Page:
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Wednesday, Apr 9 1997
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Under Miller's visceral, unpredictable direction, this slice of gay love often eclipses the need for story and approaches pure ritual. When the two men describe seeing each other for the first time, they clap their hands over their eyes and recount the moment in almost pathological detail. "I smell traveling on his body." "His hair is so curly. Curlier than I remembered. I worry I'm not as good-looking as him."

For a time the plot focuses on whether they should fuck each other without a condom (they do and it's hot), but from there the delicate narrative structure begins to collapse into pastiche. They wander round the city horny; they each remember formative childhood events that now affect their sexuality. Miller pours hot wax on McCartney's chest and plants a candle on it; then he squats over it, burning his arms, balls, and hair. Miller's powerful tale of burning down his garage at the age of 11 only to have his father beat him with jumper cables (which McCartney blithely re-enacts on Miller's pink behind), offers a moment of thematic cohesion to Carnal Garage, but by the time McCartney links his desire to be wrapped in plastic with his mother's affair with the local butcher, the variations on transgression feel redundant.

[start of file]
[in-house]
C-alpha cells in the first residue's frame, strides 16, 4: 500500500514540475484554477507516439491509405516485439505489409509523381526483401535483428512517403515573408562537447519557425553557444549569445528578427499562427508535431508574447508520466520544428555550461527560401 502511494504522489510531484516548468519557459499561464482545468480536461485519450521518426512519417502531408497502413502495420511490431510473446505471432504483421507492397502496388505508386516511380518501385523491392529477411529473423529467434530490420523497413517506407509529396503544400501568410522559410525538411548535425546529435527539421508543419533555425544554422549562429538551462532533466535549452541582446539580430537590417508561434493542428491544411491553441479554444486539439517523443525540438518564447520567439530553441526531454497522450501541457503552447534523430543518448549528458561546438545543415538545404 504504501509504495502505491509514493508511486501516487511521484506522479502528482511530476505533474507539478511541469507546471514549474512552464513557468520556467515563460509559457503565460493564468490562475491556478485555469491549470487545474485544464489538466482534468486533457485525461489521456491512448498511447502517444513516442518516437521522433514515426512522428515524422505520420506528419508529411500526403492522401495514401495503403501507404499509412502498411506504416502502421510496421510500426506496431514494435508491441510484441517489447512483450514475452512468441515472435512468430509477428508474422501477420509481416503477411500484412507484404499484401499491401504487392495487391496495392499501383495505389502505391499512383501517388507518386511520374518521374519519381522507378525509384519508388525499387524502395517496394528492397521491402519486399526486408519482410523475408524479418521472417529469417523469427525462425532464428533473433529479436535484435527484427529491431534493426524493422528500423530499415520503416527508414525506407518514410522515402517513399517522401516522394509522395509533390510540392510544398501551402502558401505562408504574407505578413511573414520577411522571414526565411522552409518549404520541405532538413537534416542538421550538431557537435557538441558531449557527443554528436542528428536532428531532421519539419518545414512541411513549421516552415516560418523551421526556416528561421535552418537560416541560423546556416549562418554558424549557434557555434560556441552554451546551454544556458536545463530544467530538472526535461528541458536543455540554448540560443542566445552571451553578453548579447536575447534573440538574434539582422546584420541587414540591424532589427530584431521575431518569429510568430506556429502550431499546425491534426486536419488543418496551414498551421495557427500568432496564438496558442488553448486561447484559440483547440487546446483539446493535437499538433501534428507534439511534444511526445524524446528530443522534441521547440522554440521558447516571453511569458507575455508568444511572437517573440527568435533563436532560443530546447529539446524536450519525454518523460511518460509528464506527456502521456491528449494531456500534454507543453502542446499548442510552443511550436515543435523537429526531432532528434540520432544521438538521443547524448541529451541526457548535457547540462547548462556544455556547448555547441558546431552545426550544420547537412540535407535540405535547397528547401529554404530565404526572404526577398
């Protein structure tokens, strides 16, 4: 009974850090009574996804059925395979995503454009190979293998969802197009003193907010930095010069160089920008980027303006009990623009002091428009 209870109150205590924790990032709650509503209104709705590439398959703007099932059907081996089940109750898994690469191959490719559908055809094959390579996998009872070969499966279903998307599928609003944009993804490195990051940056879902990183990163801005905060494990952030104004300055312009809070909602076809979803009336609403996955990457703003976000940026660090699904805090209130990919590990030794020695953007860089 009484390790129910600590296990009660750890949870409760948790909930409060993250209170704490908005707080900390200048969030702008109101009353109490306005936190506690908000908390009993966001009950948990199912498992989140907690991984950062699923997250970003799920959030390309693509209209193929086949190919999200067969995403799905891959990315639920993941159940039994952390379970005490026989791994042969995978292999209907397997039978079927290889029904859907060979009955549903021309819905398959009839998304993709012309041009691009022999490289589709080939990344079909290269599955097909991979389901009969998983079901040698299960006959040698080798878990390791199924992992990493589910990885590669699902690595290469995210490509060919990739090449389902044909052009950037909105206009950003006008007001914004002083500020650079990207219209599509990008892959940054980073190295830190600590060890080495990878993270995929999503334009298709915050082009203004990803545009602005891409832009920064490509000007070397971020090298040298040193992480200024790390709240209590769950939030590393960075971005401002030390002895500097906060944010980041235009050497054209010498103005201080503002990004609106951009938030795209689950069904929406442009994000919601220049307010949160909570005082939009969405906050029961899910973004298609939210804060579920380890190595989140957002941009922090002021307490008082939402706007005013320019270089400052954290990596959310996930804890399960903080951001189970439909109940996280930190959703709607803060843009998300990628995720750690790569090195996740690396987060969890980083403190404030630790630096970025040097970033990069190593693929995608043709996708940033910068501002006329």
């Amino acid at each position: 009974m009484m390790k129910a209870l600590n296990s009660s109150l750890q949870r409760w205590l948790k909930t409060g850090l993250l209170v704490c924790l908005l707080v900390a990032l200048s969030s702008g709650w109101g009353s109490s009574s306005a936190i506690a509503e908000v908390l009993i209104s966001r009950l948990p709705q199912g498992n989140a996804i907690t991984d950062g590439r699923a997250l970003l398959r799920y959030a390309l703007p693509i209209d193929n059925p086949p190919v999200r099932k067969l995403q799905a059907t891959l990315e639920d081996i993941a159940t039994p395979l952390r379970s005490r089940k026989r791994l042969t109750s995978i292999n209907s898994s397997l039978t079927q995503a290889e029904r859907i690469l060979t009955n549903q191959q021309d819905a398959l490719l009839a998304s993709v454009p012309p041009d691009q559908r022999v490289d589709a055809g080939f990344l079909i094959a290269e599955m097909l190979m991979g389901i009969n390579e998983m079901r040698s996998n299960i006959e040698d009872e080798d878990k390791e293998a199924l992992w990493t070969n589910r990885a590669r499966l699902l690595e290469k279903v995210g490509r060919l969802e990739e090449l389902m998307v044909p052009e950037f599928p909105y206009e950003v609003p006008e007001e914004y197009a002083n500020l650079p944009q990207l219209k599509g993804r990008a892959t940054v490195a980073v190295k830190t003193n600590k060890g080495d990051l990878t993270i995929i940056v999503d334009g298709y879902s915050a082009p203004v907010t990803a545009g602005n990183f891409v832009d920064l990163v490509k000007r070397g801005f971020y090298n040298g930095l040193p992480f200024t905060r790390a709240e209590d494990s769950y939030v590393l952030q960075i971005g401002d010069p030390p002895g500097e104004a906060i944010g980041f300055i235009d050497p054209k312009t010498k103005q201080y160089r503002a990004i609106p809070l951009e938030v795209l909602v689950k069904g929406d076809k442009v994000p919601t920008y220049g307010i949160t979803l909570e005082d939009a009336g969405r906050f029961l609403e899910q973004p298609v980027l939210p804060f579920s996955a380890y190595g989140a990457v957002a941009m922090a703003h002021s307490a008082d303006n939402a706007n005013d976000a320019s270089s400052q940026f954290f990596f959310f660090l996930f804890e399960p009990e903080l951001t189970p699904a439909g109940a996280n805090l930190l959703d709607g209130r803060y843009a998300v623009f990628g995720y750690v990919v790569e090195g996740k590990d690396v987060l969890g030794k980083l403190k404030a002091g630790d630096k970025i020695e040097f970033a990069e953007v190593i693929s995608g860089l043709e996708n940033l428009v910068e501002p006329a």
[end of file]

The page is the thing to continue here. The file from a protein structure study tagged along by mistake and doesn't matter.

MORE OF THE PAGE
The final image of the two men simply sharing a bottle of water implies a journey coming to an end, but we're still waiting for the departure. Despite the lucid tapestry of movement, props, and language, two charming personalities, and the brave new form of confessional duologue, the piece failed to transcend the pair's private love affair, and create a moving narrative arc. Sometimes the bare-assed truth isn't enough.

-- Carol Lloyd

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